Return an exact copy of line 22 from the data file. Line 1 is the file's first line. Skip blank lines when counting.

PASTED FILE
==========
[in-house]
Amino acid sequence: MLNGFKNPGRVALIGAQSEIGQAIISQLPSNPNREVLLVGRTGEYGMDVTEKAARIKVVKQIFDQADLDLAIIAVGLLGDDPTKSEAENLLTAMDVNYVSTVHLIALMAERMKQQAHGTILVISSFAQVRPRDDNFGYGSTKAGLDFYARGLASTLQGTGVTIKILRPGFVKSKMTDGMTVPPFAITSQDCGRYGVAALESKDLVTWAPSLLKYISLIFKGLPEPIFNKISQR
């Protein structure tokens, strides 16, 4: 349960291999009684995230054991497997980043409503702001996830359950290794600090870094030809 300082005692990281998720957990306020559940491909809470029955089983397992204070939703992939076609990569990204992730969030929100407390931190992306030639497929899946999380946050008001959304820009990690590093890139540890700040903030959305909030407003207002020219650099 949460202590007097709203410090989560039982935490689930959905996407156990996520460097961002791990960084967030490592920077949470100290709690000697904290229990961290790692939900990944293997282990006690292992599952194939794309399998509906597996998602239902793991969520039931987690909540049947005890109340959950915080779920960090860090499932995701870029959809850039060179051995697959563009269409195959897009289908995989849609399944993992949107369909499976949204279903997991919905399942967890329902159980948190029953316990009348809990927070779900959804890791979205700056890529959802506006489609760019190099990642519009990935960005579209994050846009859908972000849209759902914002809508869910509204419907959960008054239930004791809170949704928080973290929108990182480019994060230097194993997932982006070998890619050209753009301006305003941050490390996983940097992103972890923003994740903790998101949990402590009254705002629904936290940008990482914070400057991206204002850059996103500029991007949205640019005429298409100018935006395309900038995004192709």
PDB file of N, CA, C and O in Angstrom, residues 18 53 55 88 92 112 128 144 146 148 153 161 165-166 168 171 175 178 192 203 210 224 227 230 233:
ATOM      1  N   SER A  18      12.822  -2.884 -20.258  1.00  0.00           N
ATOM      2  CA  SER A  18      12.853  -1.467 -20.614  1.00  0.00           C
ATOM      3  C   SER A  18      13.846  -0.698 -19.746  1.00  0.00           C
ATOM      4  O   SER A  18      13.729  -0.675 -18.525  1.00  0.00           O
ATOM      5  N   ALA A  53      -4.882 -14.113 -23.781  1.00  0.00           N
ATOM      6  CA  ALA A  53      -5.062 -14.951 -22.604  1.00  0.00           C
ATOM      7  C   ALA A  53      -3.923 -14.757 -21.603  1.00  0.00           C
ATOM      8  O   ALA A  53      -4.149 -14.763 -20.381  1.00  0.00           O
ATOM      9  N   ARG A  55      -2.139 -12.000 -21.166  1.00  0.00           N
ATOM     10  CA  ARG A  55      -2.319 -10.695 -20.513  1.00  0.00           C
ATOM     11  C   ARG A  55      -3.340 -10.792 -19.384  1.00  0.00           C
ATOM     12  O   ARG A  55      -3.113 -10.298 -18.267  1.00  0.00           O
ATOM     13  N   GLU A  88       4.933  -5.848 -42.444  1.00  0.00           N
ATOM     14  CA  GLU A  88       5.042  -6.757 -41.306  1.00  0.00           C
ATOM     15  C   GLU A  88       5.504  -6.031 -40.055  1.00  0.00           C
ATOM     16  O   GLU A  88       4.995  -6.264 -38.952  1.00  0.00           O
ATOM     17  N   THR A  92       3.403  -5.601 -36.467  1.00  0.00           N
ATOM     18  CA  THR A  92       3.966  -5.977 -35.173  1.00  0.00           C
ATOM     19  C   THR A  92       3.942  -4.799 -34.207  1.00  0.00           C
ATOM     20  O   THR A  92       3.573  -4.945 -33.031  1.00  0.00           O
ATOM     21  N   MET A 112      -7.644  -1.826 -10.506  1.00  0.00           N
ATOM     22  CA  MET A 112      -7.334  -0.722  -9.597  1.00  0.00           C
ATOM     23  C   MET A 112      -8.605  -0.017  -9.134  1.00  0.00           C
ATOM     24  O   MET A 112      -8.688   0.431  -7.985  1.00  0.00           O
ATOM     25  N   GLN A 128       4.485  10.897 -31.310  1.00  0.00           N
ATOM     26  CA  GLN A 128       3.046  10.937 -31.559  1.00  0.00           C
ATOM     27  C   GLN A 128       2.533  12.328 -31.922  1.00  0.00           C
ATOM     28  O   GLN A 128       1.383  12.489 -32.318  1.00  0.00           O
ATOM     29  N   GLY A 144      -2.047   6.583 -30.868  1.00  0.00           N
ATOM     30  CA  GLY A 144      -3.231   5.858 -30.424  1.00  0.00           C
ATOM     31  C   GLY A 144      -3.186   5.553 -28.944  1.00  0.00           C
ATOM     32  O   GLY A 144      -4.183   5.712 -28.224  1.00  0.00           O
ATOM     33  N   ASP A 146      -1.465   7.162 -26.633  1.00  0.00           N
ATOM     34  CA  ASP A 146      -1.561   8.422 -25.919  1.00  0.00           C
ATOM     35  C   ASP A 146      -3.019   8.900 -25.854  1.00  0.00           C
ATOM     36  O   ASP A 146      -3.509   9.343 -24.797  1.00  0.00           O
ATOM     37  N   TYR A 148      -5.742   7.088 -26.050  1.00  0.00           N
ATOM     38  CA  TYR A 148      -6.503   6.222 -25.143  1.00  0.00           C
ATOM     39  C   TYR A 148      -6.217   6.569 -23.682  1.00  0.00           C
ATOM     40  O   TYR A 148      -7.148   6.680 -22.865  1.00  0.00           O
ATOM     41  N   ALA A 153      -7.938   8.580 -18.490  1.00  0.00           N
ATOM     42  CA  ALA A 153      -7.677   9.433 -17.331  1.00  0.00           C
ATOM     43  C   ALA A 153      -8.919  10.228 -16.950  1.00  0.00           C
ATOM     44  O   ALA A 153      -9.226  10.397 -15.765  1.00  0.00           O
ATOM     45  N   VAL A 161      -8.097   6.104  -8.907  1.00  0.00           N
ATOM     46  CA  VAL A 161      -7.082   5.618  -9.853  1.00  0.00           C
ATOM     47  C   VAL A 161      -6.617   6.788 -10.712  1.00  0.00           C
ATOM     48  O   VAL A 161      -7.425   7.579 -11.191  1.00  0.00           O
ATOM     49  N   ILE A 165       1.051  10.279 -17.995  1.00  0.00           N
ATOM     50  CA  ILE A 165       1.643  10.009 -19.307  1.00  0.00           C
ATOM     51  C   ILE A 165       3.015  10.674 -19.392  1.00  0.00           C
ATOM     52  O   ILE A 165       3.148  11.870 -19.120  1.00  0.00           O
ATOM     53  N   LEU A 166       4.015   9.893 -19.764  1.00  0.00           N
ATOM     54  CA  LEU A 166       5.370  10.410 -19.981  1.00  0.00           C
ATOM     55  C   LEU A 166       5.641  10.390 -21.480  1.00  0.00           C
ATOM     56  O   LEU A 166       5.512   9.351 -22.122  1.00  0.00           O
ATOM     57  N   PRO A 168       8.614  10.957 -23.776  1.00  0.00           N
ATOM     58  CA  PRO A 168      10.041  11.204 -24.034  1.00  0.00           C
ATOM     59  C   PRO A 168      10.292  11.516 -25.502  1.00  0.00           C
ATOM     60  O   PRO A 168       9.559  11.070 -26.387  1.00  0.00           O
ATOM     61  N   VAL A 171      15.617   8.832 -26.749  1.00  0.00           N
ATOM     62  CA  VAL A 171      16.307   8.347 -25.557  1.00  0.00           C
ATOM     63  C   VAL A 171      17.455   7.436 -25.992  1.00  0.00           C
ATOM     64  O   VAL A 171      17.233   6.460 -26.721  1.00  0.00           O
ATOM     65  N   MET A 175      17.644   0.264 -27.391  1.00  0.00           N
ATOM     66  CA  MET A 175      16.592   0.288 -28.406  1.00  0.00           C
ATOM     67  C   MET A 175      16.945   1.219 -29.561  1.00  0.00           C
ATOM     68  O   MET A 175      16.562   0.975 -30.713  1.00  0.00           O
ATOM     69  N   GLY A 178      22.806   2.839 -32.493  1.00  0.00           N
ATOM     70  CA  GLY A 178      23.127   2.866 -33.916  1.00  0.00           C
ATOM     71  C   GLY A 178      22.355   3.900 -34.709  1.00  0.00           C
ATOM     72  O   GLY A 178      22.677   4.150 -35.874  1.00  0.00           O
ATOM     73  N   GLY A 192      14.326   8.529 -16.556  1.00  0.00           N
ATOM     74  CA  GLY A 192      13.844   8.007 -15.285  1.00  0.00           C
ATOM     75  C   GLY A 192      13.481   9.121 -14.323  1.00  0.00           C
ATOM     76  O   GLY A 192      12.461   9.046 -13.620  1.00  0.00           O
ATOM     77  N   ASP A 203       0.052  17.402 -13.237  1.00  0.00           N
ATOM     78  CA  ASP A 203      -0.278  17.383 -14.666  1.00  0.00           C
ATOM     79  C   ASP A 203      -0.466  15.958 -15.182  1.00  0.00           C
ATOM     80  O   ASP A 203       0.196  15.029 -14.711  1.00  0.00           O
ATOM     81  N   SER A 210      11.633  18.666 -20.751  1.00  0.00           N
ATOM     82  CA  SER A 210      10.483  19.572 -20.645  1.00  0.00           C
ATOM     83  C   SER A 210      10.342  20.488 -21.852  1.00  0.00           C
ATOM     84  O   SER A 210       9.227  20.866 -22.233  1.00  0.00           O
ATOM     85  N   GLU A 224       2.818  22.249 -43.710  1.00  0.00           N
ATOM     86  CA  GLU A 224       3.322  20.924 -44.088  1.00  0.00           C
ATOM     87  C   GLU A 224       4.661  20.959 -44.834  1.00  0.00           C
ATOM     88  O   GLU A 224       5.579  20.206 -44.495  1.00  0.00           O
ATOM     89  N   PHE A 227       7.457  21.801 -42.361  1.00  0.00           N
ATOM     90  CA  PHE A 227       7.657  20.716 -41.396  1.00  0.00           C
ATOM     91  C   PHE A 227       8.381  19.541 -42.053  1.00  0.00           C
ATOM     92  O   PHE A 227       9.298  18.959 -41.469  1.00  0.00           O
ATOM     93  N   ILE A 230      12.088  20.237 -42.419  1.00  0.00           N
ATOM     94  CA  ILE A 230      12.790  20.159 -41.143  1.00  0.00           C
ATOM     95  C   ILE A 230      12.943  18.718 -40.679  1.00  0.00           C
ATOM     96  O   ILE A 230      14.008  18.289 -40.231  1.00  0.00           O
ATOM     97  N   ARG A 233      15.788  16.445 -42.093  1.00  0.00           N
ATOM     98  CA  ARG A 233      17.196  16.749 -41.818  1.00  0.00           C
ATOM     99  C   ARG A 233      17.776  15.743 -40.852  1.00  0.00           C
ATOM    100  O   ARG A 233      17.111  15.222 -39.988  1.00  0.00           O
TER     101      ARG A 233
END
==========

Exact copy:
ATOM     18  CA  THR A  92       3.966  -5.977 -35.173  1.00  0.00           C